This 2002 GMC Sierra came in with the complaint that the battery had gone dead and that the voltmeter was reading low voltage at times. I opened the hood and the problem was quite evident to me but I decided to do some testing anyways. The following picture shows 14.32 volts at the alternator output stud. Engine running of course.
This is the obvious problem. A poor connection at the positive battery cable jump point.
Someone had wired in an electric cooling fan system and taken the mechanical fan assembly off.
While testing, I decided to check the temperature of the connection. The connection, as you can see was at 289 degrees F. The vehicle had only been running about 2 to 4 minutes at this time.
The voltage was only 9.98 volts.
The stud had melted loose of the insulating block assembly.
And there is the actual reason for all of this mess. Bare wire twisted around the stud with no terminal. On top of that the curve of the wire is even wrong for household wiring. See how the wire is hooked CCW. At bare minimum it should have been on there in a CW direction so that the loop would have tightened as the nut wast tightened. Didn’t we all learn that in high school electricity / science classes.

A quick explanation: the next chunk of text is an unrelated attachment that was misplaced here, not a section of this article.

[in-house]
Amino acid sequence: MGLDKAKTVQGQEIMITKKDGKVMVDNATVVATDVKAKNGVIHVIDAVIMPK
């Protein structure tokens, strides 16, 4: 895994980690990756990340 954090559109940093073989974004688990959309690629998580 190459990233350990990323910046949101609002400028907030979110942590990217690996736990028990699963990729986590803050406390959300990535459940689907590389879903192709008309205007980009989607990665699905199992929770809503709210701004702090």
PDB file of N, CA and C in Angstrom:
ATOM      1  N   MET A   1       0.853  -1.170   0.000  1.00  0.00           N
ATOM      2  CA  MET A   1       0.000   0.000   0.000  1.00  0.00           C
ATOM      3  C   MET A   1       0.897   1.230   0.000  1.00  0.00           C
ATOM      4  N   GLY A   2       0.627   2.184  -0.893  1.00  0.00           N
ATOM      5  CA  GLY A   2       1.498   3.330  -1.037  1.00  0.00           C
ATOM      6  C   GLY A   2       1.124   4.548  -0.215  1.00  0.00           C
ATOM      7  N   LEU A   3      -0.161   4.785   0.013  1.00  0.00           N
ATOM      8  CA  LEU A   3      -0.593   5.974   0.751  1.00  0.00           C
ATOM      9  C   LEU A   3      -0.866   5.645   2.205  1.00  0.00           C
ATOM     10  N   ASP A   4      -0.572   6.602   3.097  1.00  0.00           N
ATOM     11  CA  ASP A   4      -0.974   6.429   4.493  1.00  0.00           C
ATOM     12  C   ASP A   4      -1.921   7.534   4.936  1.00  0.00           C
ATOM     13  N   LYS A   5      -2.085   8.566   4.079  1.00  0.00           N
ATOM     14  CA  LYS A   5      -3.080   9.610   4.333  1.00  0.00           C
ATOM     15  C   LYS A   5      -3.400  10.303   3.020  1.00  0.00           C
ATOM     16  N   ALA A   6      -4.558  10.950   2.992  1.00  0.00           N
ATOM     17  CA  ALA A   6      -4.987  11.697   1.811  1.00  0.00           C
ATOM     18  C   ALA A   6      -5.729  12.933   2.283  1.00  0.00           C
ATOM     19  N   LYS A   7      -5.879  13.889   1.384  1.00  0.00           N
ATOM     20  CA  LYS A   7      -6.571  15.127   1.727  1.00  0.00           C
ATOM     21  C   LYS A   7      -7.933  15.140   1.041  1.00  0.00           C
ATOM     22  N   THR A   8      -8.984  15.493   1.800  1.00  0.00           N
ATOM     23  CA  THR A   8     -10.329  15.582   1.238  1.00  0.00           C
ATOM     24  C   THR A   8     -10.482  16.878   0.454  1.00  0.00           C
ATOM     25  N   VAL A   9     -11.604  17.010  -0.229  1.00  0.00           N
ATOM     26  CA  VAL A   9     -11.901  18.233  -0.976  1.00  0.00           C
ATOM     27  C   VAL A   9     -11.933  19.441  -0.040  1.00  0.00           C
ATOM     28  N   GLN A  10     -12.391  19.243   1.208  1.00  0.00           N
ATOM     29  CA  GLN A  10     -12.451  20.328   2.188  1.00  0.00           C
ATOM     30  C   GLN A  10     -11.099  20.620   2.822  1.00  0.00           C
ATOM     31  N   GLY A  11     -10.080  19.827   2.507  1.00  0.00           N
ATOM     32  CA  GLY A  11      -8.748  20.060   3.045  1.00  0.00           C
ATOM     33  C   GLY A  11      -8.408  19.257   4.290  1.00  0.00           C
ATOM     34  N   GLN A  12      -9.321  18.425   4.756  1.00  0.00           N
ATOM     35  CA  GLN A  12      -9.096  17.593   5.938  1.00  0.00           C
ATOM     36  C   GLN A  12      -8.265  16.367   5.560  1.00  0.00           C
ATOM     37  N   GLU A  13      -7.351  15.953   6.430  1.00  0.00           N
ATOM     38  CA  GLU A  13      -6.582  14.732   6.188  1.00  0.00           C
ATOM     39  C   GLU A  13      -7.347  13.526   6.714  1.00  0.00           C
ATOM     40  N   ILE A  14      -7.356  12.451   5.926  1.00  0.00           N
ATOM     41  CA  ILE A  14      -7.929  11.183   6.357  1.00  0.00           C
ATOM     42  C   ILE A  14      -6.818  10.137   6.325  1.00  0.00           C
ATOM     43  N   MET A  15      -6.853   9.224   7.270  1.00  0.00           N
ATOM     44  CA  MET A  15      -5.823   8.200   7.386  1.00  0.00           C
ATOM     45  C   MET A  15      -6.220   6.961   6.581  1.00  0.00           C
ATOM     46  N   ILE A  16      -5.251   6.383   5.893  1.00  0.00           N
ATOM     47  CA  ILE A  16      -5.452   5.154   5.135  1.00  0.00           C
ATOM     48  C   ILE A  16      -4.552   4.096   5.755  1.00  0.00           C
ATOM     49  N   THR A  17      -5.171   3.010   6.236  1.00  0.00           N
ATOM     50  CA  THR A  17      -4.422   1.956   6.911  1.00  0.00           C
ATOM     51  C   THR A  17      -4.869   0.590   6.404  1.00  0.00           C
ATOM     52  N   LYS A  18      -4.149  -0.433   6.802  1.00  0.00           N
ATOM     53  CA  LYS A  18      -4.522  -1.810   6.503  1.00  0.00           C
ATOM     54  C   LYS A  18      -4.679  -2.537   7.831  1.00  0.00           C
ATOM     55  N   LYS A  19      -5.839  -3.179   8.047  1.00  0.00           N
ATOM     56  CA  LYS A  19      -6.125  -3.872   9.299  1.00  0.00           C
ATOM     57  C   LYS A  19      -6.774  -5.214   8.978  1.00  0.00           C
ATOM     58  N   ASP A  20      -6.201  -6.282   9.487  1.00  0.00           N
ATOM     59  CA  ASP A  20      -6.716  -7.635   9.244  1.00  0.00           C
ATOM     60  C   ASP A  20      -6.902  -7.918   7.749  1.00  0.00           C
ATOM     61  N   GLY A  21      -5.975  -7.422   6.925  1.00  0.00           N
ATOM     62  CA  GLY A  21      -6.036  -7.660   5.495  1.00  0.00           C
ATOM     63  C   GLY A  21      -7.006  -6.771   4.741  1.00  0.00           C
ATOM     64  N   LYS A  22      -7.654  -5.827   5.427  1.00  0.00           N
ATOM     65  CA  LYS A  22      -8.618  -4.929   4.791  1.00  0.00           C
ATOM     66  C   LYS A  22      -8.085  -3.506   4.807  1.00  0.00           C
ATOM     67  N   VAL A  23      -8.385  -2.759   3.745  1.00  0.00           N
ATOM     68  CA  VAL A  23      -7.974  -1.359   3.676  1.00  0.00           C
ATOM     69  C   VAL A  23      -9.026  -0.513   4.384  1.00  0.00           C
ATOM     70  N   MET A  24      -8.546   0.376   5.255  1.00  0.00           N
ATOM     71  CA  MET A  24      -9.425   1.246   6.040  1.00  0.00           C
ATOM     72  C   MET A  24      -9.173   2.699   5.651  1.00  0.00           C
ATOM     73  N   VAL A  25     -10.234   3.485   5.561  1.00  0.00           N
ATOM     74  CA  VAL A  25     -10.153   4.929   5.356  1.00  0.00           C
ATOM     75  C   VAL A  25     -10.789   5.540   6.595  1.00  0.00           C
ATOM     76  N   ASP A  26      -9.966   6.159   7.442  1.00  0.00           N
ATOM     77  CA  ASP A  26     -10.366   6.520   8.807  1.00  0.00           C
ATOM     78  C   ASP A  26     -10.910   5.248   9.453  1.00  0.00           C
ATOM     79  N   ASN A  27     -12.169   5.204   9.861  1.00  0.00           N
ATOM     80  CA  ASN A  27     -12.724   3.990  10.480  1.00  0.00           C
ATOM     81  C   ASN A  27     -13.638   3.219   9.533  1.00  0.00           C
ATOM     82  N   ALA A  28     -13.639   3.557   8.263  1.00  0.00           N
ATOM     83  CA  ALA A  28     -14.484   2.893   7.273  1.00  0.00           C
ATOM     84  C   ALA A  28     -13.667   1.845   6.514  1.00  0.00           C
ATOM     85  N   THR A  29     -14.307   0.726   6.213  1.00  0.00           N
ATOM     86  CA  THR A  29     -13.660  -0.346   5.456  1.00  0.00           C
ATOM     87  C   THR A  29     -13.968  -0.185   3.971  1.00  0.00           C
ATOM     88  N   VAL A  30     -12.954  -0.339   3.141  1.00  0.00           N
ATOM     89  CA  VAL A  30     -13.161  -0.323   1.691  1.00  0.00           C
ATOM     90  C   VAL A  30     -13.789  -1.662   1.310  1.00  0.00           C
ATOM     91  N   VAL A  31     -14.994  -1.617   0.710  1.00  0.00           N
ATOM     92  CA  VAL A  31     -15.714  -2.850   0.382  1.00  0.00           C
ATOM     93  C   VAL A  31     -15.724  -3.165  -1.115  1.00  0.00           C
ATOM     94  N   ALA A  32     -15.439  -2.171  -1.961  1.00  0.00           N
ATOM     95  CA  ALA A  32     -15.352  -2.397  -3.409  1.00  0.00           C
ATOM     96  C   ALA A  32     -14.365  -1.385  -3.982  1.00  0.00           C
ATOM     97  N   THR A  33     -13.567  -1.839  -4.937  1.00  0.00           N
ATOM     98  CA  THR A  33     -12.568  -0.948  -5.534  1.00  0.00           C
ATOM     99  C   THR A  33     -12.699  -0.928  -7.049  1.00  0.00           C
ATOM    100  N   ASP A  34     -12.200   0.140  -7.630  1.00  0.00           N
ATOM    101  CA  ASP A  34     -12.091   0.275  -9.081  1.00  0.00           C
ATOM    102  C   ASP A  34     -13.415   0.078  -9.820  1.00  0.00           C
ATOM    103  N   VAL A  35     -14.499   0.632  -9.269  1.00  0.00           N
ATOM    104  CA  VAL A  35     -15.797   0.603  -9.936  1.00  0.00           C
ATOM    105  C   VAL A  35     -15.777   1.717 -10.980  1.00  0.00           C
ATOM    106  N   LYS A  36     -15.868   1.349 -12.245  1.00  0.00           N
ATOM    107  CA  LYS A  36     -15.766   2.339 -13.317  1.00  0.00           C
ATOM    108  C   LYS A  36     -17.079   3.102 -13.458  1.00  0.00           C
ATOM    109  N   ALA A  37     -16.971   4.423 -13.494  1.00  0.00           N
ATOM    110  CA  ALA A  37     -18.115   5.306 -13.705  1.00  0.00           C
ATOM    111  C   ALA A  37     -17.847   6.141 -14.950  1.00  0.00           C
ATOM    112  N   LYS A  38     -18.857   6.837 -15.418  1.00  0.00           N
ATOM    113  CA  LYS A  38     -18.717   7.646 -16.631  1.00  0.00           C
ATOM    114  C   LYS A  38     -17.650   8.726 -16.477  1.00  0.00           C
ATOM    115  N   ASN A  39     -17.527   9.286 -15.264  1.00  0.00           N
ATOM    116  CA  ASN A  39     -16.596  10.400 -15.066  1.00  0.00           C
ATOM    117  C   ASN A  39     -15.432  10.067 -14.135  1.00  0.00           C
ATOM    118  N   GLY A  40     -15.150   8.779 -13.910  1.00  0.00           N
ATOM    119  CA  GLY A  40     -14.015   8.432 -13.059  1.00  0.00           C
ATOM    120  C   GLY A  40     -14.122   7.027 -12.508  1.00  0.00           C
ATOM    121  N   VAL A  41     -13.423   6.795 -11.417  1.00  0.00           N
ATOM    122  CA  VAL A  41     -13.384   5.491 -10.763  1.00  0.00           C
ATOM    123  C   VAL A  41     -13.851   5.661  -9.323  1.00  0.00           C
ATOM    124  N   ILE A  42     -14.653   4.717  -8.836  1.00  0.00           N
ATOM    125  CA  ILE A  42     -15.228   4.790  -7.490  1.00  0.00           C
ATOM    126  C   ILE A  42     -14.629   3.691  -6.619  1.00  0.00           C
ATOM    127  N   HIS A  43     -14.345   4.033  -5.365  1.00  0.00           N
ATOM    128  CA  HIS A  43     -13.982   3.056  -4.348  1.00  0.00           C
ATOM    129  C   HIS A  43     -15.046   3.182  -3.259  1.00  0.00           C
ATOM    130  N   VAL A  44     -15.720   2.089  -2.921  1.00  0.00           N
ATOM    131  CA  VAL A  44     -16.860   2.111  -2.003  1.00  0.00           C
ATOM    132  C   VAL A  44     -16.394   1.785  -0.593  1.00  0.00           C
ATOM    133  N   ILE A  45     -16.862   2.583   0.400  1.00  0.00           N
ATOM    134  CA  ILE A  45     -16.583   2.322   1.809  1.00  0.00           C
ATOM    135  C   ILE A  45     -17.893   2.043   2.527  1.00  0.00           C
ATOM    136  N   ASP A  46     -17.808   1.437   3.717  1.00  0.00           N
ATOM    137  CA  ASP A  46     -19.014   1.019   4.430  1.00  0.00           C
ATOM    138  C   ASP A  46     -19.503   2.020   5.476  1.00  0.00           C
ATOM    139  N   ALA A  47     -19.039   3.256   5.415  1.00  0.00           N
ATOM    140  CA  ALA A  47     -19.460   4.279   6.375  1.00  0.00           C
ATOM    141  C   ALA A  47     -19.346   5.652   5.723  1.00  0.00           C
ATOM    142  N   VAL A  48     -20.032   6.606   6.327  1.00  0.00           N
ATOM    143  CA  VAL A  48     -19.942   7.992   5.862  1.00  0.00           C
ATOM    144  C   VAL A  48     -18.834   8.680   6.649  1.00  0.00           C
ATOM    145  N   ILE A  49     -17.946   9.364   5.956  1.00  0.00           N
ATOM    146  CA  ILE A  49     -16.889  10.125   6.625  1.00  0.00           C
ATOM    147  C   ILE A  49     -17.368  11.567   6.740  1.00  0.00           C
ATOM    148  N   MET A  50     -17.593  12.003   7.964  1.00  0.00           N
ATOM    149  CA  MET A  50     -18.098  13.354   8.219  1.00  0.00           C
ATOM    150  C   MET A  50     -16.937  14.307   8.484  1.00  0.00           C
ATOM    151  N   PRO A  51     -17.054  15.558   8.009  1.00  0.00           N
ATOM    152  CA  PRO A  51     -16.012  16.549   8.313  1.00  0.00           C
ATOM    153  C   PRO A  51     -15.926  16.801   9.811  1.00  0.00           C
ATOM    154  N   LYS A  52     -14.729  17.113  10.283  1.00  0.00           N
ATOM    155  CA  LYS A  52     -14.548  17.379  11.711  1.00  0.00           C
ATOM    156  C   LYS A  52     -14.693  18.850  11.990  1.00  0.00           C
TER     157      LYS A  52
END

The plastic in the insulating block was badly melted however the cable eye terminal was just a little dirty.
A quick cleaning and it was good as new.
I checked locally, the fusible link from the alternator and the insulating block both had to be ordered. So I continued cleaning up the mess.
There sure has been a lot of heat on that stud. At least 289 degrees F, right.
I surely do love having a glass bead cabinet. I cleaned and tightened all of the connectors and epoxied the insulating block. The system is now operating properly and I will install the new parts when they arrive.
To see how to properly install a fused circuit on this and similar trucks please click here.